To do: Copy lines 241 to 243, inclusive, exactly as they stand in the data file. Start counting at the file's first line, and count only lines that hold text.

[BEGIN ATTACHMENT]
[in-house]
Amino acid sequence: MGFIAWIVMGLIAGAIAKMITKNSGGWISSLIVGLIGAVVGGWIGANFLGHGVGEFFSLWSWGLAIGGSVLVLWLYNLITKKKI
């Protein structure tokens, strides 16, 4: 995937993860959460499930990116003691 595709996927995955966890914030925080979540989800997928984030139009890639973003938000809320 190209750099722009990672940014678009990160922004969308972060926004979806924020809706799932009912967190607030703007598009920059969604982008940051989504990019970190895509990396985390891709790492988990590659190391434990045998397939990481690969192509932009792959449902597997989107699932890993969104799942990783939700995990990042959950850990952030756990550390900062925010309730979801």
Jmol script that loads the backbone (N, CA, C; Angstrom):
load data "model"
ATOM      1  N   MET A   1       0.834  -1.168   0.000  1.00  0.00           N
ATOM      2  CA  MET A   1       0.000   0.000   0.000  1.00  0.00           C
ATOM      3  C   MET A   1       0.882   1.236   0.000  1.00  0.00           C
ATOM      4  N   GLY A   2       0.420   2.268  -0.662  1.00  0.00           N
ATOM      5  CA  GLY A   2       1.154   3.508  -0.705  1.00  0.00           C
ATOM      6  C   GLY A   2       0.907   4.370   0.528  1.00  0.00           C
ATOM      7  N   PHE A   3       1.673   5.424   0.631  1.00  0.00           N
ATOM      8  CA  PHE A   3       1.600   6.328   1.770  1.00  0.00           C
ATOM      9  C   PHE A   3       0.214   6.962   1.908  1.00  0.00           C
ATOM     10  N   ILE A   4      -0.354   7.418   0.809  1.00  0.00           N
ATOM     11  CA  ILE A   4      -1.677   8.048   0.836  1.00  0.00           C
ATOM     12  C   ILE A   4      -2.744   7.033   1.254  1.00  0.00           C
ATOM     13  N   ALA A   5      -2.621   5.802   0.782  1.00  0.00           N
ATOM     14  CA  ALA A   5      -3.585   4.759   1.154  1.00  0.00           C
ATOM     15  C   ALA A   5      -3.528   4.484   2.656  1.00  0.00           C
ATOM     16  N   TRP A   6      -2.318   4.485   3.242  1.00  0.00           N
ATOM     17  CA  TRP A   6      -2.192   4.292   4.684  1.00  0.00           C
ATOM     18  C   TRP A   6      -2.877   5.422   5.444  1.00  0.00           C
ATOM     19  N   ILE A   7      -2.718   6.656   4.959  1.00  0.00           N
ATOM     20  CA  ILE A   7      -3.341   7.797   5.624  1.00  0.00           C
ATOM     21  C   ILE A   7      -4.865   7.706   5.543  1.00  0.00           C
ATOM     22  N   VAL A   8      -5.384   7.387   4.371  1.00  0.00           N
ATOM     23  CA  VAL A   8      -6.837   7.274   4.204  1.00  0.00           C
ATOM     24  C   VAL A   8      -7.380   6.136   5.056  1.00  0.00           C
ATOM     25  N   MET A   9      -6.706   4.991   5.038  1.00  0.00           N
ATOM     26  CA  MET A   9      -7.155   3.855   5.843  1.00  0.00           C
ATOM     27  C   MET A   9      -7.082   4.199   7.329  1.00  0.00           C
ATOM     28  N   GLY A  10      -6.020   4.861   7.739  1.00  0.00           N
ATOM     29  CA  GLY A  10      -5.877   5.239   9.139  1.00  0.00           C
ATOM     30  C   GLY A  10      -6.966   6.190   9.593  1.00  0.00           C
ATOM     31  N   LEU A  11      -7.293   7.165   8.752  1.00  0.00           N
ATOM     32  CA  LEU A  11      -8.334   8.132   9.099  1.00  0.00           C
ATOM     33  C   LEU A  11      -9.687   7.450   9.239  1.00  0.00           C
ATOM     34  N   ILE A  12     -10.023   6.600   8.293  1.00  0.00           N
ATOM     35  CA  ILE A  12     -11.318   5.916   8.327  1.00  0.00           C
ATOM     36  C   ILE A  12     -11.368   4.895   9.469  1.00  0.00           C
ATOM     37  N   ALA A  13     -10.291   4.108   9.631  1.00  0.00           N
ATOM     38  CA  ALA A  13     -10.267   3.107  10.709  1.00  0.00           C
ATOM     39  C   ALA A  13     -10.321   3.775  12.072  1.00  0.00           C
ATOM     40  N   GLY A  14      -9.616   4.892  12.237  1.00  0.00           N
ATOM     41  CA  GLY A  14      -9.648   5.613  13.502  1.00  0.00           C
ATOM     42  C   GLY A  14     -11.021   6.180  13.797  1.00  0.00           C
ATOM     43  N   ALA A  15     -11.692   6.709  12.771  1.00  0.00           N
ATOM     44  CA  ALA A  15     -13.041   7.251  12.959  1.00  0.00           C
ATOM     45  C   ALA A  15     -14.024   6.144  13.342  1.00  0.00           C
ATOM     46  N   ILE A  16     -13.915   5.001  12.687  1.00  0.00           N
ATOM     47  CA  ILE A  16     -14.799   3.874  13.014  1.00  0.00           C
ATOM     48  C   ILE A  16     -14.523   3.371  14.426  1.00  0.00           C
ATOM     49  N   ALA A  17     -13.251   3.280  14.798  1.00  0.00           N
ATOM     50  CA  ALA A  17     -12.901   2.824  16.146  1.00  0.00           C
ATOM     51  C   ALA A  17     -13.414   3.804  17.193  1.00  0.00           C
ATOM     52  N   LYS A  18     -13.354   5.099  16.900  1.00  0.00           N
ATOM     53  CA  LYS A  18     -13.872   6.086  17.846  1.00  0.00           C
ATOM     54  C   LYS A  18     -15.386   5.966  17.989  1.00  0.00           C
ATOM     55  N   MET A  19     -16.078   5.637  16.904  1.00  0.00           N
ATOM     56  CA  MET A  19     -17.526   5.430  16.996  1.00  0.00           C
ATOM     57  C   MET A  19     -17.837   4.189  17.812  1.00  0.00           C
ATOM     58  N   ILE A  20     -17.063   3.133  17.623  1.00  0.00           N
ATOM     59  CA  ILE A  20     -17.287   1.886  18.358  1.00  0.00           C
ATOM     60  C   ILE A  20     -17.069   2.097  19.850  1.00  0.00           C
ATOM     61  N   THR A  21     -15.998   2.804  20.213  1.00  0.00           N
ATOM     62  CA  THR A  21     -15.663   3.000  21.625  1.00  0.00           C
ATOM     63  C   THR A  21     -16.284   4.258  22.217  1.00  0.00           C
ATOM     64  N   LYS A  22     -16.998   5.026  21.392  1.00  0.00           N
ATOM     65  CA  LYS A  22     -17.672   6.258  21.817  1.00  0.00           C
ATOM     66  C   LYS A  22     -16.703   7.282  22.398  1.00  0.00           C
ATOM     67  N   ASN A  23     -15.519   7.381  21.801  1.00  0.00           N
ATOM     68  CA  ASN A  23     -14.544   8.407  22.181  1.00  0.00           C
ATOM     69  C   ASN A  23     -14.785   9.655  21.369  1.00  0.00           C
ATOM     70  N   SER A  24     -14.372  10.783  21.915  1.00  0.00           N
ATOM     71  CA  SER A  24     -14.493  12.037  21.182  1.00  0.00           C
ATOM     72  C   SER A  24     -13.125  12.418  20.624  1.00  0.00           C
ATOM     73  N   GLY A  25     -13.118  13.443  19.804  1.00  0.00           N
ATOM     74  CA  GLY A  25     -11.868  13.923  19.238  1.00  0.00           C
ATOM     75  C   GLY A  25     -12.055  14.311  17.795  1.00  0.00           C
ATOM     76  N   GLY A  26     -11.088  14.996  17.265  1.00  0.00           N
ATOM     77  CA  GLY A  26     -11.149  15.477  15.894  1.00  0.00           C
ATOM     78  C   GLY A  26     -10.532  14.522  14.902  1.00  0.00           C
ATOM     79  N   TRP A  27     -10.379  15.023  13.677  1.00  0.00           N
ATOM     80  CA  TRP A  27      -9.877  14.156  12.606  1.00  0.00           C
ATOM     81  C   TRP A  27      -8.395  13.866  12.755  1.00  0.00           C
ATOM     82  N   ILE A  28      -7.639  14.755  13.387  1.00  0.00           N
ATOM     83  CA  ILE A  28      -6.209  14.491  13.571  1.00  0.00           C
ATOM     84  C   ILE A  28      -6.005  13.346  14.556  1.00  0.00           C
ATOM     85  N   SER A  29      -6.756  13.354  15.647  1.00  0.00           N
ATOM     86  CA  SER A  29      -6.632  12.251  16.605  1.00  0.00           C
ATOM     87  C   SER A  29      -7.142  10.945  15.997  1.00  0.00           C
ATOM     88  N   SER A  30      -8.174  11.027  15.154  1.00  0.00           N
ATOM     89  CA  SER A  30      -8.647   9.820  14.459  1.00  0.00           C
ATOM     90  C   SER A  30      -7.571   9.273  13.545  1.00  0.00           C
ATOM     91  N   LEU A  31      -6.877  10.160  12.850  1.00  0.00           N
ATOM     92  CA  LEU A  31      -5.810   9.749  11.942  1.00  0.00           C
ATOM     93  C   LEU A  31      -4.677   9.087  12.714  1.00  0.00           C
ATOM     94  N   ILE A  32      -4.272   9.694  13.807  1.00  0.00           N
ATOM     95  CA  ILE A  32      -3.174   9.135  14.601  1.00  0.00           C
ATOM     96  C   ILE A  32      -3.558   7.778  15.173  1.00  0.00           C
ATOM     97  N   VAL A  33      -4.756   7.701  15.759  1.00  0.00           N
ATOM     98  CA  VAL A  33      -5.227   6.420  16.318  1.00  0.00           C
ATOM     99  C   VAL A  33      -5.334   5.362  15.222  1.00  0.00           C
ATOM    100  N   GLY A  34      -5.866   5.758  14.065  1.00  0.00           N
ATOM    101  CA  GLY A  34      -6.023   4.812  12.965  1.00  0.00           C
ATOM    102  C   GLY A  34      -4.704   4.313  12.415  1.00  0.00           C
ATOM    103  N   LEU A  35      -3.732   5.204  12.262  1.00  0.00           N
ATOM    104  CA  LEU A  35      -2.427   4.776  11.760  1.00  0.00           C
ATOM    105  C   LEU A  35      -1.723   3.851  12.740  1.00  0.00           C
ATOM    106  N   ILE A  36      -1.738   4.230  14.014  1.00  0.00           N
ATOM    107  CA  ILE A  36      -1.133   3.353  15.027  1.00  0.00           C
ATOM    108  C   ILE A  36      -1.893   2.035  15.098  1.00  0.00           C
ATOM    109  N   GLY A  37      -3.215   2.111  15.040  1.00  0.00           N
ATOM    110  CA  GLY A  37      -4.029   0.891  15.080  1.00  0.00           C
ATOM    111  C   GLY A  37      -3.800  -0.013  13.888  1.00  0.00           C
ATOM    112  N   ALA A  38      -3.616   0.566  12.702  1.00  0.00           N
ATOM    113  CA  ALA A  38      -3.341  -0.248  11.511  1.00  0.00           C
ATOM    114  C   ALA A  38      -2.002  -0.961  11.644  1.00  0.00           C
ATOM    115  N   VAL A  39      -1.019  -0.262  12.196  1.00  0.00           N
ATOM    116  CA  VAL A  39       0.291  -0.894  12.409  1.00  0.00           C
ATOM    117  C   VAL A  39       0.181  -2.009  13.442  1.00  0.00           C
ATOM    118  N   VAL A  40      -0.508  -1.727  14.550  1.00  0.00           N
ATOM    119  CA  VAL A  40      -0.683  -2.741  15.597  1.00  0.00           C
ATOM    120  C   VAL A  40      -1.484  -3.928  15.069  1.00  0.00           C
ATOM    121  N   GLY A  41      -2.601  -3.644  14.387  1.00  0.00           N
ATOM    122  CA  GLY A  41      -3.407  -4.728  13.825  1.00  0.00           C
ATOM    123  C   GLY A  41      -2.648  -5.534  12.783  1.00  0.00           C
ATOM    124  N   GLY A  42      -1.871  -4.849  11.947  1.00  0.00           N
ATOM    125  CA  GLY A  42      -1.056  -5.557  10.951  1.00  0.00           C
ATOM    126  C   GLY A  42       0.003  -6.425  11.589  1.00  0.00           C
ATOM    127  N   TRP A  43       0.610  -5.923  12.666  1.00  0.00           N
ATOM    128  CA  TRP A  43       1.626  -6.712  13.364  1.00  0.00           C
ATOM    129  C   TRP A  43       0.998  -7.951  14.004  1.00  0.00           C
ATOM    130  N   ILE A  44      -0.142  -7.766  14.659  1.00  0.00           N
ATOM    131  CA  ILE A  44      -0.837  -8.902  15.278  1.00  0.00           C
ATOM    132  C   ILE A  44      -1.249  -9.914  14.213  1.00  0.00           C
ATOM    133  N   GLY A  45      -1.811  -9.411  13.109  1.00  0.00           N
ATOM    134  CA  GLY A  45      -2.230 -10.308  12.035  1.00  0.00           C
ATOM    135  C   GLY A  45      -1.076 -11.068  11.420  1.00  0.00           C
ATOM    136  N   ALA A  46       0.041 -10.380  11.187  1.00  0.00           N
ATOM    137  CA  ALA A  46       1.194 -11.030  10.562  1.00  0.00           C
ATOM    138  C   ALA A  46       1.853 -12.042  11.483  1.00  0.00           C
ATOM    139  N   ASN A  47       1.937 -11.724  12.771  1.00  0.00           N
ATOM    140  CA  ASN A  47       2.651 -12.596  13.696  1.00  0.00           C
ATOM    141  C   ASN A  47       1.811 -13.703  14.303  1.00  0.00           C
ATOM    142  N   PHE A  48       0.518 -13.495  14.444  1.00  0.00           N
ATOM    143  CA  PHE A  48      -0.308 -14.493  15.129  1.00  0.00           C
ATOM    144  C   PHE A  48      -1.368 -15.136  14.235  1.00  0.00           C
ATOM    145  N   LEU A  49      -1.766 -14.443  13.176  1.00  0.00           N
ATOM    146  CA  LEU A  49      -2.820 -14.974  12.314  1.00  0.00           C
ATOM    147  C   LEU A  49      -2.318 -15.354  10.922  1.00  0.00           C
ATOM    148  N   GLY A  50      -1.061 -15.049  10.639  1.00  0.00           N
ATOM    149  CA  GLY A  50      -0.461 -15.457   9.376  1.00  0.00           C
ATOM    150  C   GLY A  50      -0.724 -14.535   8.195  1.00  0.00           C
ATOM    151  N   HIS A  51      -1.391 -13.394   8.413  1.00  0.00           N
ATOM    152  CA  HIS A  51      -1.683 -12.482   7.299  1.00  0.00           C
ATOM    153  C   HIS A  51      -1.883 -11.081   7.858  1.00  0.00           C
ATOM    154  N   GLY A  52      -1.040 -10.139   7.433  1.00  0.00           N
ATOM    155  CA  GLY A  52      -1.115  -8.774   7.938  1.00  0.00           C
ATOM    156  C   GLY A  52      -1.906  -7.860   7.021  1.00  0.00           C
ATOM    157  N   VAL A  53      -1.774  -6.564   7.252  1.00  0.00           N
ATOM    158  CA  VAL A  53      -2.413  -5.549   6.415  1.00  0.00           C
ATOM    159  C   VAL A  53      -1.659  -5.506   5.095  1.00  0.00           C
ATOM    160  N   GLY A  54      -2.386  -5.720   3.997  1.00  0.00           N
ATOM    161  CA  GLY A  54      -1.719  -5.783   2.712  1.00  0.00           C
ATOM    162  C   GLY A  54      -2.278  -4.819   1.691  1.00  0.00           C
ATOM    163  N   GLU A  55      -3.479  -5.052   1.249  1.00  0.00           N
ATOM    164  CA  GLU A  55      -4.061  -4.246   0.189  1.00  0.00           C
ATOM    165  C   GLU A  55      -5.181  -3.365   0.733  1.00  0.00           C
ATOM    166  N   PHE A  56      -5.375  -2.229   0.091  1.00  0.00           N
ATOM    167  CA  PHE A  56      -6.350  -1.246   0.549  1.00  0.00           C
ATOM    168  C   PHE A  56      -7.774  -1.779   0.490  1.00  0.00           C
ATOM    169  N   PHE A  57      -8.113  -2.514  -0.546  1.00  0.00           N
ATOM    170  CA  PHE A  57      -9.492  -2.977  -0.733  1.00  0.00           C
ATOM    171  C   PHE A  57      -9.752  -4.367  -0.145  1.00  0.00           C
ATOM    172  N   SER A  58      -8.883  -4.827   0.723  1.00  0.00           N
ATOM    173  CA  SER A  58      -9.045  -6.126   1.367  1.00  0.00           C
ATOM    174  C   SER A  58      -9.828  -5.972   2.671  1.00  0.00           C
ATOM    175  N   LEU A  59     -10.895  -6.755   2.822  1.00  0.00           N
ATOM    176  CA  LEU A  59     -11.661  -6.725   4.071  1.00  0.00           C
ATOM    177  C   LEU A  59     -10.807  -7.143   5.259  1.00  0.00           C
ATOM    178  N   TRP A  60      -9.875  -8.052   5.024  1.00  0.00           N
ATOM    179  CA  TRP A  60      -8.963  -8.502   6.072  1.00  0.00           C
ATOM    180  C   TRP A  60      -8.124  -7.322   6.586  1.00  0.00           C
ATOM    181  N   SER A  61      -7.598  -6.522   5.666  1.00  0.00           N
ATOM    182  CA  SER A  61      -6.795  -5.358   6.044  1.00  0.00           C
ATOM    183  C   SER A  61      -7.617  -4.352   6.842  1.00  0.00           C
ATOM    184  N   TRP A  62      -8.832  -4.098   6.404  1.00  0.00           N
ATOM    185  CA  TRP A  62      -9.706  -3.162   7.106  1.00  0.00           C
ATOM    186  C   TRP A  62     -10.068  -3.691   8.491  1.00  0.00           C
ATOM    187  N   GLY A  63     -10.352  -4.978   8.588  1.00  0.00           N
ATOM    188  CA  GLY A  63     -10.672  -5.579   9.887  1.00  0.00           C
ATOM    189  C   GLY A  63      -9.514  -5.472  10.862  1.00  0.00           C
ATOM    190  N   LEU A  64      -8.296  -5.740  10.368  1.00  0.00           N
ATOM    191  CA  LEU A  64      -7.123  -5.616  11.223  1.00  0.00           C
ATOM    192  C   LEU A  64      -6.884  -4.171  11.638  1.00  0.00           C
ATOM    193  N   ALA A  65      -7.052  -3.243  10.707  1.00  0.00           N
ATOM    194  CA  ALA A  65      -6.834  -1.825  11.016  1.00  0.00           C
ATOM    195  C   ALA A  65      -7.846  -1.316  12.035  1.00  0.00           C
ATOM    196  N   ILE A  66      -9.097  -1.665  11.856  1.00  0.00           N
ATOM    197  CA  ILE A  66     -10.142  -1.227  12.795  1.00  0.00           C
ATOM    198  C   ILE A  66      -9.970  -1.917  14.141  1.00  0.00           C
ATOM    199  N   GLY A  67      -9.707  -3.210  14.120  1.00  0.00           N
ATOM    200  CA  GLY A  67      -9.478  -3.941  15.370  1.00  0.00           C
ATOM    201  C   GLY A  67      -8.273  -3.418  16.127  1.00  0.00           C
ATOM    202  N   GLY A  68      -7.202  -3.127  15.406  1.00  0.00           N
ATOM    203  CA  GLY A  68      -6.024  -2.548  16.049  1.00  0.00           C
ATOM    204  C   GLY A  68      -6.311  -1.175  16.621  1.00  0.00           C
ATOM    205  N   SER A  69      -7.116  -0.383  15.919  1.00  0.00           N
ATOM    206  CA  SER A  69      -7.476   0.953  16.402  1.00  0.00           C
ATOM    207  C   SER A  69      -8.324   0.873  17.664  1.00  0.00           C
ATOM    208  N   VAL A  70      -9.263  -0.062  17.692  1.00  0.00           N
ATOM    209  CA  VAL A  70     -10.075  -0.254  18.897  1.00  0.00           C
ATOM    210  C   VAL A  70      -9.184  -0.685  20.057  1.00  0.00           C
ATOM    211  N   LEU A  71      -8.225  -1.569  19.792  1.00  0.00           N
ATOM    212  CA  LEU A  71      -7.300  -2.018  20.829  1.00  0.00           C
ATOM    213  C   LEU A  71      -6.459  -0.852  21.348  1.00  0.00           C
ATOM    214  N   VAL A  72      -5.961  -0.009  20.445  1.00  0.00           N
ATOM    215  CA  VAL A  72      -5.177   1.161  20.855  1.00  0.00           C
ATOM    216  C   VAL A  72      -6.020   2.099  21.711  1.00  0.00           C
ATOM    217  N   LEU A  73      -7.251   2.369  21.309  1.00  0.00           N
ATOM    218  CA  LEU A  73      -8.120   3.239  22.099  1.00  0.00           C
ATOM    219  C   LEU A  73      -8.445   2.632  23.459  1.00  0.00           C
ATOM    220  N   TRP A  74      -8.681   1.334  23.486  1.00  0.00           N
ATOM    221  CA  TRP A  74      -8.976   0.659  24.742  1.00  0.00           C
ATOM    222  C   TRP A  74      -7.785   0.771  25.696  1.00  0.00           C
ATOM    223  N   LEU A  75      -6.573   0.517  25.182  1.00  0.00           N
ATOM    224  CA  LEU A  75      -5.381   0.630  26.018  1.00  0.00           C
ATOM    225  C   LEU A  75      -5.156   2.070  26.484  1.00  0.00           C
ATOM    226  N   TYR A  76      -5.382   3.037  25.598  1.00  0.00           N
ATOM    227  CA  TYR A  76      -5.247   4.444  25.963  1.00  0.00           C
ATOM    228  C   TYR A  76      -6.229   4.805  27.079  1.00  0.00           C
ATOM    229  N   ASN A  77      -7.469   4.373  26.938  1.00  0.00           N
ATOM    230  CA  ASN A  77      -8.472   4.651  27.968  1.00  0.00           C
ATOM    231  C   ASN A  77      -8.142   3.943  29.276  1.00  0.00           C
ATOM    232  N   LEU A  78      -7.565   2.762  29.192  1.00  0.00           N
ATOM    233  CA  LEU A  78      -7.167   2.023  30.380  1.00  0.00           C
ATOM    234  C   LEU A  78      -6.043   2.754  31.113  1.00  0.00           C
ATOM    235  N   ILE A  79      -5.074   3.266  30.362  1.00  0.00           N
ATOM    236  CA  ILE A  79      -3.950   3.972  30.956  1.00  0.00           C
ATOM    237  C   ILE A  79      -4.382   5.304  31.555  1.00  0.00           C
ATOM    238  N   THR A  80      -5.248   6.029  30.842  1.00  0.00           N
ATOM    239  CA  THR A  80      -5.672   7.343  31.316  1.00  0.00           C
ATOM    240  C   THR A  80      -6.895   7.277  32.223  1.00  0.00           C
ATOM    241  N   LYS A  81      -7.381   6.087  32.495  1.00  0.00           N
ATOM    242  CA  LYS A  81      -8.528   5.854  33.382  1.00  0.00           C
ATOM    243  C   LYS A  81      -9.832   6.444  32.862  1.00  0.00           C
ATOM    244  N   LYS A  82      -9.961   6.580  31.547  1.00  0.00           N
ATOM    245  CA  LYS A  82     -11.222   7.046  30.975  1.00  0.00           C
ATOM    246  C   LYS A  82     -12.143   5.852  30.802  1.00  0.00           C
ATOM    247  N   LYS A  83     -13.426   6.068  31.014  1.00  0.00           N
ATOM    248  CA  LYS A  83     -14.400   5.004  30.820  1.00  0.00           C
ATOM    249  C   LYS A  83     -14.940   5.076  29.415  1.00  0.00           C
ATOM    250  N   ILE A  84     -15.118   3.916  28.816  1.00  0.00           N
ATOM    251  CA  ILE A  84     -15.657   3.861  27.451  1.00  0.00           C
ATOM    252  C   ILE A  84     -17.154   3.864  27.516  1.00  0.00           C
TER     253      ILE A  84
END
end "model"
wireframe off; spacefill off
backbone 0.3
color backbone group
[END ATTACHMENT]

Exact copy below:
ATOM    236  CA  ILE A  79      -3.950   3.972  30.956  1.00  0.00           C
ATOM    237  C   ILE A  79      -4.382   5.304  31.555  1.00  0.00           C
ATOM    238  N   THR A  80      -5.248   6.029  30.842  1.00  0.00           N